Who is Ayla Musharrif?
Ayla Musharrif is a UT junior pursuing a Management and Psychology double major, followed by a Jefferson Scholars Program certificate. Before joining the FostaParty team, Ayla had prior entrepreneurship experience interning at her father’s investment banking startup. Her interest in entrepreneurship stemmed from her desire to follow her father’s footsteps. Taking courses from the Product Prodigy Institute with professor Rubén Cantú helped her not only gain soft and hard skills focused on project management, but also introduced Musharrif to the UT Austin Startup Ecosystem. Ultimately, the Kendra Scott WEL Institute Women in Entrepreneurship course led her to join the members of FostaParty after listening to the founder’s, Kiara Patel, memorable pitch in class.
What is Fostaparty?
FostaParty is a non-profit party planning service for children's birthday parties. Through FostaParty, families can host parties for both their child and one foster child with one donation. The non-profit was inspired by founder Kiara Patel’s experience mentoring a girl in the foster care over several years. She decided that she wanted to help make children like her mentee feel celebrated on their birthday, given that over 400,000 people are in the foster care system. The whole team believes that one positive experience can truly impact a child long term. FostaParty is designed to help sponsor parents and children create memorable and bonding experiences while alleviating financial cost of event planning and hosting. Ayla manages FostaParty’s business development and sales.
As a subscriber of the HKEC newsletter, Ayla heard about and applied to the McCombs Entrepreneurship Summer Fellowship (MESF) and recieved funding for her startup over Summer 2021. The fellowship buoyed FostaParty tremendously over the summer allowing the team to cover setup costs and launch their first few parties. Instead of their previous 1-for-1 model fundraising, the MESF fund helped the team place their focus more on the executing the parties rather than seeking new customers. As college students running a non-profit, securing the MESF was extremely critical. By using the fund, FostaParty saved enough money to apply to become a 501(c) non-profit. Now, they can move their model forward and begin competing for company sponsorships. Applying the MESF was a, “good experience for getting better prepared and knowledgeable as well as keeping FostaParty afloat,” over the summer, Ayla says. Other than applying for funding and grants, Ayla recommends student entrepreneurs get involved with the SELL Fellowship student organization and the Kendra Scott WEL Institute. Working with these organizations allowed her to stay motivated and feel held accountable through strong communities of peers, mentors, and professors.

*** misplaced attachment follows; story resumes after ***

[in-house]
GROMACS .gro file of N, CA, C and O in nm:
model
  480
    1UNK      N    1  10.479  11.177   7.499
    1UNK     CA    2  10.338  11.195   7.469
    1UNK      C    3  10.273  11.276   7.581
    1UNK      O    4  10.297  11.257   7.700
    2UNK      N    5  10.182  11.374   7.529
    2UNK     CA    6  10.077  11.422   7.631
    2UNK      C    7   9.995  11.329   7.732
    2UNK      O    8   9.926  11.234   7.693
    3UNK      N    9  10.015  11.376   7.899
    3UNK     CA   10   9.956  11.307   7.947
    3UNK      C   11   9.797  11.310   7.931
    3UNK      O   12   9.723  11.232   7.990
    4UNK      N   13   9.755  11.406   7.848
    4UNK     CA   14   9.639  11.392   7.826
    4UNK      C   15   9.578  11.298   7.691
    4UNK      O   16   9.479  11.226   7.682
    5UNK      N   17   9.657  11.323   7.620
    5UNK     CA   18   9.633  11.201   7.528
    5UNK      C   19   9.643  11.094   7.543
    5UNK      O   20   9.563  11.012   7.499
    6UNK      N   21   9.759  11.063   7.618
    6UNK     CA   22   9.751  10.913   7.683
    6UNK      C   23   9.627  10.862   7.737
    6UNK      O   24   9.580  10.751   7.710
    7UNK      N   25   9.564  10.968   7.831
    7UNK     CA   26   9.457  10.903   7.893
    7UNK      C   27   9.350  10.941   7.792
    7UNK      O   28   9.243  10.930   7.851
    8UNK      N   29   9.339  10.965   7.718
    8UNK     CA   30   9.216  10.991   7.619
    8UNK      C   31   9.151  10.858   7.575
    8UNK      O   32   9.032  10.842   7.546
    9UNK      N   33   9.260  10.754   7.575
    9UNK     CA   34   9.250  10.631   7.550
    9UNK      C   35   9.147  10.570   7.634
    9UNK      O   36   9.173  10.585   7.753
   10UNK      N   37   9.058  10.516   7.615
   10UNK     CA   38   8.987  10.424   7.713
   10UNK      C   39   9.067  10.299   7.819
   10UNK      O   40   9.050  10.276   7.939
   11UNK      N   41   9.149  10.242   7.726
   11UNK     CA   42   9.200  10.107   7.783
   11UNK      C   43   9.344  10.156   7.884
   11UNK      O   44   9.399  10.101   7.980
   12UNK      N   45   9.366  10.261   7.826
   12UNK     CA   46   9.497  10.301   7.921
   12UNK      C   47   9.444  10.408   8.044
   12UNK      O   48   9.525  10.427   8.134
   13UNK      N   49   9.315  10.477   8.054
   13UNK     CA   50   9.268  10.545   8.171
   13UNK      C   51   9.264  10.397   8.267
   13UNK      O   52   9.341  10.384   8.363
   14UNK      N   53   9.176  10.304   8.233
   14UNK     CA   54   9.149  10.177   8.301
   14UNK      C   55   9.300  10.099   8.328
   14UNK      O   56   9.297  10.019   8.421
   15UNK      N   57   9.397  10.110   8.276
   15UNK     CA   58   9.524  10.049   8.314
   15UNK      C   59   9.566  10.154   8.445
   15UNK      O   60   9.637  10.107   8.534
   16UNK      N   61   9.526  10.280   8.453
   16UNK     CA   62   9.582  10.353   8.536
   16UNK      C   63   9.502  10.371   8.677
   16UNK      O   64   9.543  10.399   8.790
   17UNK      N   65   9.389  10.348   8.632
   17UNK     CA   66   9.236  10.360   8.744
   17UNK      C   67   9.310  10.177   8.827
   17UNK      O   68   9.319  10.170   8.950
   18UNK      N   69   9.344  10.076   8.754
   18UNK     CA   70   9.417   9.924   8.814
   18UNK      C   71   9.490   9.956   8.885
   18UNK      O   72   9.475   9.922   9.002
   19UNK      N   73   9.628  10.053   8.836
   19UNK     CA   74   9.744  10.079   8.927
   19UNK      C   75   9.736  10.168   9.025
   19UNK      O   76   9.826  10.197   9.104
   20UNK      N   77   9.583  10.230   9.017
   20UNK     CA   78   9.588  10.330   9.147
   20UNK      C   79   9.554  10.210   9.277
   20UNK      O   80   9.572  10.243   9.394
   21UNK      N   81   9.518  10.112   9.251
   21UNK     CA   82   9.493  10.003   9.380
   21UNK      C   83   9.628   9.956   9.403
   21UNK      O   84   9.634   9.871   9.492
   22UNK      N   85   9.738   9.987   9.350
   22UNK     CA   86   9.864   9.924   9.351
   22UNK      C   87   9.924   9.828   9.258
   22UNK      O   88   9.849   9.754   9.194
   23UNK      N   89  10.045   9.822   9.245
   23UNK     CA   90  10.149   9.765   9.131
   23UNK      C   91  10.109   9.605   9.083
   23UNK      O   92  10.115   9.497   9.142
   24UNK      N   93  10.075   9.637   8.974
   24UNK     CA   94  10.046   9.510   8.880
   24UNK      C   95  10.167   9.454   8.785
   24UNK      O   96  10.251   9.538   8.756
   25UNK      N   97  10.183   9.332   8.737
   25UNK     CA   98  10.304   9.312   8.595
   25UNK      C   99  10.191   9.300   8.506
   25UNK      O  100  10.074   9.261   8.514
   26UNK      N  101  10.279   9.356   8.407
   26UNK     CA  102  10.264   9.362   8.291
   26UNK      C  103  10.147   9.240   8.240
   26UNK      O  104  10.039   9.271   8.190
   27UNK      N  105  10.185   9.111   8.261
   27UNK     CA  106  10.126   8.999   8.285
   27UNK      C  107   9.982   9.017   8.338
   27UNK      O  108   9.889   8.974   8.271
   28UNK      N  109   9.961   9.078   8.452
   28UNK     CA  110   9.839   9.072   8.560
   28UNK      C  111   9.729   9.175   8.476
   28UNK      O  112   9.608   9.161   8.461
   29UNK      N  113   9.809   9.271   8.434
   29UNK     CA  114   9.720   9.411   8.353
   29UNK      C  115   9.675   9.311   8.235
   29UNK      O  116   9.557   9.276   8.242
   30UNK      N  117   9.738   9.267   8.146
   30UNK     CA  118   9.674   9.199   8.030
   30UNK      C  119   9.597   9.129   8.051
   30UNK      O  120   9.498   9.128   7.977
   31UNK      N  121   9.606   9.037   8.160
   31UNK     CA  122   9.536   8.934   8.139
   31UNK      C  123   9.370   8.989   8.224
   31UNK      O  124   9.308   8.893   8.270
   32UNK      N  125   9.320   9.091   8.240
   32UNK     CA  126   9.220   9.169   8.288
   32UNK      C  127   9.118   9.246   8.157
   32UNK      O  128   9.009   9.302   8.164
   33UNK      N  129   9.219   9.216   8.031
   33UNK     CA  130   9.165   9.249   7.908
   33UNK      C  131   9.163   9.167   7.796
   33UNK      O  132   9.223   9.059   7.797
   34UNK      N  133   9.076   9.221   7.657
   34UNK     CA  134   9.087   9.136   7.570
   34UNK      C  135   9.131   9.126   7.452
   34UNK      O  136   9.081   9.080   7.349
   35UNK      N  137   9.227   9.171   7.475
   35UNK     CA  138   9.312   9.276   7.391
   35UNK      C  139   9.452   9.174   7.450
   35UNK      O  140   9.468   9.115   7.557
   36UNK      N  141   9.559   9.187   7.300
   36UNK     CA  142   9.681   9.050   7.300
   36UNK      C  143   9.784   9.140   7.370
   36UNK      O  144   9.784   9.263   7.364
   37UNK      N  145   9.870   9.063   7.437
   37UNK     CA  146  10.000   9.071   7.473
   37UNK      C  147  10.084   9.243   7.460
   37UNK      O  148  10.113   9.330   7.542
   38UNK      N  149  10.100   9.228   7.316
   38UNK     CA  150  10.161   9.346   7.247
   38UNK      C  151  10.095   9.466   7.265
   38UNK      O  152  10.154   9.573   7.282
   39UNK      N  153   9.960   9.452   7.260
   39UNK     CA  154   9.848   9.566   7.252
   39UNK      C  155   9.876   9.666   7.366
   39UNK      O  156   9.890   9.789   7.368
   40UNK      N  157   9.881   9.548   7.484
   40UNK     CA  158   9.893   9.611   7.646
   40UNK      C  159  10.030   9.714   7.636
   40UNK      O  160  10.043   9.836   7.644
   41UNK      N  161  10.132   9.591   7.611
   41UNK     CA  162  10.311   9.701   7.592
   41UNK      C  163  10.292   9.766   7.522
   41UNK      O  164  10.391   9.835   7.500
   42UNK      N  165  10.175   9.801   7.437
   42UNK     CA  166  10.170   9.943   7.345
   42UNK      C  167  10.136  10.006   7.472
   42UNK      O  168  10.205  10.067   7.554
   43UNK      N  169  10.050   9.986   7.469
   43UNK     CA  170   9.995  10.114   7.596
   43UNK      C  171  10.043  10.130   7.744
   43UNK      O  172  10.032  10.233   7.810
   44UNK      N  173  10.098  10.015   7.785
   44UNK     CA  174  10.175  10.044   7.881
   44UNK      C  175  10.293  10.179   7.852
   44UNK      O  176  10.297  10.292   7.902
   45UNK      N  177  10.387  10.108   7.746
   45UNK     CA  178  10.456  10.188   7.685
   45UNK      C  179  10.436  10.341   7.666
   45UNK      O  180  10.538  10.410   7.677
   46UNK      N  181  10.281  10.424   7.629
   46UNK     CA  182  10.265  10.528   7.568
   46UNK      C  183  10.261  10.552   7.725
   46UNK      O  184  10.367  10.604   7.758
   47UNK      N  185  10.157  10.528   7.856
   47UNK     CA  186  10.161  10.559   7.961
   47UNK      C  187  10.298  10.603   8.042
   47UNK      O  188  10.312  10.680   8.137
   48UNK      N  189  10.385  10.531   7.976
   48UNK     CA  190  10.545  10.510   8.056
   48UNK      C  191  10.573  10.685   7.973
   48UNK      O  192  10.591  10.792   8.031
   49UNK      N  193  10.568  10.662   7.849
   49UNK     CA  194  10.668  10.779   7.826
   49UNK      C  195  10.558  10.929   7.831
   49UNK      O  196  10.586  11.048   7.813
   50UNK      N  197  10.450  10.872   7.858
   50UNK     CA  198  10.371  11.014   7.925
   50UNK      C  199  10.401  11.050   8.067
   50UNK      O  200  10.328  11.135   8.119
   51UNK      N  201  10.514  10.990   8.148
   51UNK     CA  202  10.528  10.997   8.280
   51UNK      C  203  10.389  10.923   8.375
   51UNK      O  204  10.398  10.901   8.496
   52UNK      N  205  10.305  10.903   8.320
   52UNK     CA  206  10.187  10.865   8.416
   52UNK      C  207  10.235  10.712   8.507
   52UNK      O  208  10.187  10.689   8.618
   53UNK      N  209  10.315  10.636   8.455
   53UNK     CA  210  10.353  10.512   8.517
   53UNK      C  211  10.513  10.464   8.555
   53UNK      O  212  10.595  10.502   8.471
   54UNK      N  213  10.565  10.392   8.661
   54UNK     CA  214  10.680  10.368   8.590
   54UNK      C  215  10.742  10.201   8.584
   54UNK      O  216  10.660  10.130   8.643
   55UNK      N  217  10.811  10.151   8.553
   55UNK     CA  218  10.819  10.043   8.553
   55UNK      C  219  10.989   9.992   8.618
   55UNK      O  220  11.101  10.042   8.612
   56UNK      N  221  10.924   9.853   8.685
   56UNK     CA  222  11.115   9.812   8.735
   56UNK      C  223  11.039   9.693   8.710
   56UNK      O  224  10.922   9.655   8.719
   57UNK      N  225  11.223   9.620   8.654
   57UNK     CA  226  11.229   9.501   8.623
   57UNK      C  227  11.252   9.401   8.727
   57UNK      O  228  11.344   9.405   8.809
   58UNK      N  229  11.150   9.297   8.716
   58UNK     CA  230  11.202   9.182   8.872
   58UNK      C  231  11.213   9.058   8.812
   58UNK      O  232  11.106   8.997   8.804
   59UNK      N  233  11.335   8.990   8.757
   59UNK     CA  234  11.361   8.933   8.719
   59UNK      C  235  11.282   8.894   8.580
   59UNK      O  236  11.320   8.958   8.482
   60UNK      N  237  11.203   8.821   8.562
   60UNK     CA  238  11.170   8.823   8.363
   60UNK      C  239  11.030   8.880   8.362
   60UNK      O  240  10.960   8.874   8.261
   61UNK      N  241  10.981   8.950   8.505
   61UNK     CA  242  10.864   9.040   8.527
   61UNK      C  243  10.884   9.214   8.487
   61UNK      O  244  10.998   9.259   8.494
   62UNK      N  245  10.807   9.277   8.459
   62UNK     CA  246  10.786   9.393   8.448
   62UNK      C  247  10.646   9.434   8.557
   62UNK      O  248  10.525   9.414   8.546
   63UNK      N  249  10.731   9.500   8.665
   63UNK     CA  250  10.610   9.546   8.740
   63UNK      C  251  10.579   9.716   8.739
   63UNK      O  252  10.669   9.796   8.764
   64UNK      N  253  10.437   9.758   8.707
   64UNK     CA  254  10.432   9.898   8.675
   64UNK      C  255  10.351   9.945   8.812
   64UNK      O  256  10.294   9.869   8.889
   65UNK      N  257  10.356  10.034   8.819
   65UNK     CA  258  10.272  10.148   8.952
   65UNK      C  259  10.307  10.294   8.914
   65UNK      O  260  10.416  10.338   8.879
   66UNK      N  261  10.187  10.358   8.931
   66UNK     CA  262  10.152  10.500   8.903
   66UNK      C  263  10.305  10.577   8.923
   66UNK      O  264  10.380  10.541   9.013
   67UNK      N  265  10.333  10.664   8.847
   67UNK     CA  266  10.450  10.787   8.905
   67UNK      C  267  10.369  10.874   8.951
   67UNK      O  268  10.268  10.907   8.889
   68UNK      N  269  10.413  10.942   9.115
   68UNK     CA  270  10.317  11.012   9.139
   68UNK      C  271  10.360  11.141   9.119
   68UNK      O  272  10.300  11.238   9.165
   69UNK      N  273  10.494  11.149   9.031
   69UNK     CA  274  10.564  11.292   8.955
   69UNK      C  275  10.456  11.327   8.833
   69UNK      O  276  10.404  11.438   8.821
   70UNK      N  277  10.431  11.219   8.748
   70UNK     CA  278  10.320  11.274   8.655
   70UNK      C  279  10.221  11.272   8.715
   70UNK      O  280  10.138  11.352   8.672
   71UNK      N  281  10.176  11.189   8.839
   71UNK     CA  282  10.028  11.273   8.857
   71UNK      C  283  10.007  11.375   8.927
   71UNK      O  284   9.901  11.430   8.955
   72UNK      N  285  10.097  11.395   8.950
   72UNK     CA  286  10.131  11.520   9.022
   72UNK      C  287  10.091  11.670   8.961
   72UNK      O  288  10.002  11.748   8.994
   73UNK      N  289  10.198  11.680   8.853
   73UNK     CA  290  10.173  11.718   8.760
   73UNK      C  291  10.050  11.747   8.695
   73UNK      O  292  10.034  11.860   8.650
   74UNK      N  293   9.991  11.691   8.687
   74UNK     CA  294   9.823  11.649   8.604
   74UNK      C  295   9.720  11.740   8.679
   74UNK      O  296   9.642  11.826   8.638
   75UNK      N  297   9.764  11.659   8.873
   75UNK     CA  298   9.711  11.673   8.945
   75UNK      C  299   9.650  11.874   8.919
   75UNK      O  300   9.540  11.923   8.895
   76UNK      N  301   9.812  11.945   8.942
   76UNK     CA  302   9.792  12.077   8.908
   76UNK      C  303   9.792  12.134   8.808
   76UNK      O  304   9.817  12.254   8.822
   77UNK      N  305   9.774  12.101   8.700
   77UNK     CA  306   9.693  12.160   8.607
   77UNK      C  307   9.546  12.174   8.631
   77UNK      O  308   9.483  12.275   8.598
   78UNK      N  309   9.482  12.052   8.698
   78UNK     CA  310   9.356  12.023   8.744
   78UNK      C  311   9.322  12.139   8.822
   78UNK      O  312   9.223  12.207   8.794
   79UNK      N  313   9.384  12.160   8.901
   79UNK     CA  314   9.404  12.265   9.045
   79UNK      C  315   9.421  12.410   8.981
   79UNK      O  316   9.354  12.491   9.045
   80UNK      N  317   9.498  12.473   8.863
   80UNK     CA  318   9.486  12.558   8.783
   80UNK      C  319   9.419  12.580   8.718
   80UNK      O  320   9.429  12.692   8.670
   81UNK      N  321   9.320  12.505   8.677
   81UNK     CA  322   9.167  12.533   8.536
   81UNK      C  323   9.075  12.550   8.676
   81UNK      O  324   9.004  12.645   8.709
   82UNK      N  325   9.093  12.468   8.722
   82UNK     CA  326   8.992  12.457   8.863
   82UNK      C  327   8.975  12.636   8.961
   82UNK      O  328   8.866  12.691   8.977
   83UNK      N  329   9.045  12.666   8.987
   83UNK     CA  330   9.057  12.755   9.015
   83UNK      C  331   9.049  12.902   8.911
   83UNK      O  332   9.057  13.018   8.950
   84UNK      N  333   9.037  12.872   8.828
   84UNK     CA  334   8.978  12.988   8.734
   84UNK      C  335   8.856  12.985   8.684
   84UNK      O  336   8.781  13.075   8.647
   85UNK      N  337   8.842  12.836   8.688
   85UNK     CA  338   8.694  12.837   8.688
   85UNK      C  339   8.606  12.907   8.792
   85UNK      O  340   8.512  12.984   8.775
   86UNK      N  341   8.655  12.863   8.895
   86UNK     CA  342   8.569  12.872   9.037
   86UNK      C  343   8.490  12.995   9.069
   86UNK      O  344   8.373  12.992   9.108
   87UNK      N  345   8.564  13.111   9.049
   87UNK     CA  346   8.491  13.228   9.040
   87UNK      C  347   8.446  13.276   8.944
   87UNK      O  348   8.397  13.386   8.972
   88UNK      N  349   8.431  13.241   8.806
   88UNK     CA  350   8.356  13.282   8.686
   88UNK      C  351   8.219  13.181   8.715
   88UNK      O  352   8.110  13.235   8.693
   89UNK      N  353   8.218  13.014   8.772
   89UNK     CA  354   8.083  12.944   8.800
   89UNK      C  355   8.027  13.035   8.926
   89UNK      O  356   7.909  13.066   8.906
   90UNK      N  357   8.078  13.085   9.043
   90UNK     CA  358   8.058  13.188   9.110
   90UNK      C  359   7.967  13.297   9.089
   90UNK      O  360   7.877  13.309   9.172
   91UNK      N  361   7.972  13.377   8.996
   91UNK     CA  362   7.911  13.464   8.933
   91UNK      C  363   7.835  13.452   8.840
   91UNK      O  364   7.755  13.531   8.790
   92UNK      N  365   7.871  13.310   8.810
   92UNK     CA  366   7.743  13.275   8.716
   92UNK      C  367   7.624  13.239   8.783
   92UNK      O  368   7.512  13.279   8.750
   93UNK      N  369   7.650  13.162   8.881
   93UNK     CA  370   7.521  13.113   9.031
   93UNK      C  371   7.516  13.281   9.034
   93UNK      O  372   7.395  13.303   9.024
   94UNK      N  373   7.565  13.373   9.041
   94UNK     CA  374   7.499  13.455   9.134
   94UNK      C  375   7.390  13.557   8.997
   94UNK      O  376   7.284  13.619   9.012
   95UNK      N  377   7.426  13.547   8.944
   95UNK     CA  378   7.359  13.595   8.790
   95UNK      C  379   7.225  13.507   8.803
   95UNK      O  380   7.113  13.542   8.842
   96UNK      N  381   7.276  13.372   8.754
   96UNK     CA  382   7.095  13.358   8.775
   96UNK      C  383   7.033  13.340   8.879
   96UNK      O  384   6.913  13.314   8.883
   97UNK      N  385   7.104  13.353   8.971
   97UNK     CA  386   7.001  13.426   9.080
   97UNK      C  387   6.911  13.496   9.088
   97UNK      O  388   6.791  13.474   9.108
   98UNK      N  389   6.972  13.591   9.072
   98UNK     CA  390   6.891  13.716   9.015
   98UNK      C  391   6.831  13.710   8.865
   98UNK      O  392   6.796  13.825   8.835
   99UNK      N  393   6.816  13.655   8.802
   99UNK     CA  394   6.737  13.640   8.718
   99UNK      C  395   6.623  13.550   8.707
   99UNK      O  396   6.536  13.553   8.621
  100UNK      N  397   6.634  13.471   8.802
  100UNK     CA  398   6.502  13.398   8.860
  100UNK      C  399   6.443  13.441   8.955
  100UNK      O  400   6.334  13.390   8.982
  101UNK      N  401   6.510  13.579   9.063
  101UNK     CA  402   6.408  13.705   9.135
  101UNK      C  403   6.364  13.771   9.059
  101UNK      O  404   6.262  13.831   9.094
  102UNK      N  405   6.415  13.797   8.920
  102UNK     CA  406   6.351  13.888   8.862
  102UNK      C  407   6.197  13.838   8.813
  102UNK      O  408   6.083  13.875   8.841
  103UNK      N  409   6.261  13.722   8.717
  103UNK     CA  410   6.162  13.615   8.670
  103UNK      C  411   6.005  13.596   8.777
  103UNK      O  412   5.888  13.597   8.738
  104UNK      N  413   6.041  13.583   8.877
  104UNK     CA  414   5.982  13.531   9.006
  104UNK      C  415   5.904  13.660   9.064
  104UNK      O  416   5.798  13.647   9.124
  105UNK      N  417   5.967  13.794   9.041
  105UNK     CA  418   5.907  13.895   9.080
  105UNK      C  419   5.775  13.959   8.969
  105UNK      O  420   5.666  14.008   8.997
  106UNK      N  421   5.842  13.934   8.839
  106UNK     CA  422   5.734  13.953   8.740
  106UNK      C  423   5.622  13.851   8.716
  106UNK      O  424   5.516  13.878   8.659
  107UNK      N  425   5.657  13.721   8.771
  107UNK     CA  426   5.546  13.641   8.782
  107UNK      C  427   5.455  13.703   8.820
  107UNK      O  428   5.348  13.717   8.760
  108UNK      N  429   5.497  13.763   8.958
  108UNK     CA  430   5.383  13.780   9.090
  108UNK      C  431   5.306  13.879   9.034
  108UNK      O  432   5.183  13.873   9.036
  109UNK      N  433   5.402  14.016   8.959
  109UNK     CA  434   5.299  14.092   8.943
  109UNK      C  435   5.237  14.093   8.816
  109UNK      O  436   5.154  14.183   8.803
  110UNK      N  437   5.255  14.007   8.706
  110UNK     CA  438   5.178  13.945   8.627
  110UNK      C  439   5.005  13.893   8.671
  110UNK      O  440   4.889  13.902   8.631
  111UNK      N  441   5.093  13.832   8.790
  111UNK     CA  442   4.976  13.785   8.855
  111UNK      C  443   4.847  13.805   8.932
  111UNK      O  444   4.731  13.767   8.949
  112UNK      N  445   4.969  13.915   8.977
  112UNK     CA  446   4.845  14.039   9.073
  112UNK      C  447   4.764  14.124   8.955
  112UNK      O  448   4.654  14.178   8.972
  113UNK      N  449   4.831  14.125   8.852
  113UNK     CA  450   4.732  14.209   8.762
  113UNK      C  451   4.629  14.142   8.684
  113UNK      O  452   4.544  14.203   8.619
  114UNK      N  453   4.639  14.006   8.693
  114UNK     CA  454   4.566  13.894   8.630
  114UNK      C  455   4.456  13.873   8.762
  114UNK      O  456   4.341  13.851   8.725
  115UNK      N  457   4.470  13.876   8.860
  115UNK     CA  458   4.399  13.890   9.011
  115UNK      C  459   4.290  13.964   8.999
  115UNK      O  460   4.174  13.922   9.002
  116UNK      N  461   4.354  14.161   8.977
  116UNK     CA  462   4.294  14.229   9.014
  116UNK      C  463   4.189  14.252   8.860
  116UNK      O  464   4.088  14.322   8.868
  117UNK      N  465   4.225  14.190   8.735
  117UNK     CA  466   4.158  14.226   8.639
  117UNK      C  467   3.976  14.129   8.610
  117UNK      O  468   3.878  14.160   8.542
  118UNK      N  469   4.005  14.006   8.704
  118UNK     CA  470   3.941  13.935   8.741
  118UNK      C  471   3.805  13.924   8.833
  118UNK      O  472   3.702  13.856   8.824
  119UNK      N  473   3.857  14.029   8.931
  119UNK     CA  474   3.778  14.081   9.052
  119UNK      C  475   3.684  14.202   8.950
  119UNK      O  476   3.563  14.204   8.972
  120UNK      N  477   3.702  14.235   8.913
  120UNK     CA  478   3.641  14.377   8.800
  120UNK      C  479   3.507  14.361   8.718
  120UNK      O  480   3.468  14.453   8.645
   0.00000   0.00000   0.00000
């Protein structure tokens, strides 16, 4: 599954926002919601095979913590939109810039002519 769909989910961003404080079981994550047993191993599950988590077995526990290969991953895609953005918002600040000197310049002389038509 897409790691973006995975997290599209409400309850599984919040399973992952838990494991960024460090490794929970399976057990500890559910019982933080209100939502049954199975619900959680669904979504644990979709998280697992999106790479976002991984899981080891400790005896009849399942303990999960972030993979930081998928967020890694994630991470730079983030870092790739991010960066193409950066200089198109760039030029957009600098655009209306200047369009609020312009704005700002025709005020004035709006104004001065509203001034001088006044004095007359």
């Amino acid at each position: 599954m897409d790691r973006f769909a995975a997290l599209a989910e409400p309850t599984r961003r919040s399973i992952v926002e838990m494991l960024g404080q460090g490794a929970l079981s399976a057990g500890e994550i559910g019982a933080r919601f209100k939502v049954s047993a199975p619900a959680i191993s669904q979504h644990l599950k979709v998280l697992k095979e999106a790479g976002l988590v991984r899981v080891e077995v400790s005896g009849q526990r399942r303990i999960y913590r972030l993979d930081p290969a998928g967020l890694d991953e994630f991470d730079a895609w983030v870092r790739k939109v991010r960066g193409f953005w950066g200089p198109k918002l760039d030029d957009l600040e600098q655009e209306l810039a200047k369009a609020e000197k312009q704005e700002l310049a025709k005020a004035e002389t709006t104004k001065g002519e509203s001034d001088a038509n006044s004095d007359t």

What’s on the horizon for Ayla and FostaParty?
As a junior, Ayla is focused on securing a summer internship. She is still evaluating whether to pursue a corporate career or start her own startup. Meanwhile, FostaParty is getting back into the groove of things. Their current focus is on streamlining the customer acquisition process, developing relationships with foster agents, and educating the community about foster care.
Joining the FostaParty team opened many doors for Ayla. She gained a community, found mentors, and developed experience and exposure to grants, pitches, and the ambiguity of the startup process. Running a startup during COVID-19 also helped her “pivot when there is a huge societal crisis and educated [her] beyond any class because of the real life experience.”
With a team of all women of diverse ages, the “DEI” aspect has made a deep impression on Ayla. Working in an empowered team of women and, “sharing her experiences in both work and life with [her] hype-women,” has become essential to Ayla and may be difficult to replicate in a traditional career path.
When asked if she considers herself an entrepreneur and what the word means to her, she replied, “although I’m not the founder [of FostaParty], taking this venture from point A to point D has changed me, so yes. An entrepreneur means to me the mindset. It comes from having a growth mindset, learning, brainstorming, and being creative.”
Ayla’s Pointers for Student Entrepreneurs:
- Do research on the startups and get involved in clubs and resources UT offers (ex: HKEC events, Longhorn Entrepreneurship Agency)
- Don’t be discouraged. It’s okay to pivot. Be positive and flexible with change over time.
- Seek mentors- it’s easy and affordable to access mentors as a student
ABOUT THE SERIES
The Herb Kelleher Entrepreneurship Center’s FOUNDER STORIES are monthly blogs that allow the Center to highlight students working on entrepreneurship and innnovation at UT Austin. Our blogs feature UT student founders and spotlight their ventures, recent accomplishments, and any specific entrepreneurship resources they have utilized to accelerate their startup or grow their entrepreneurial mindset.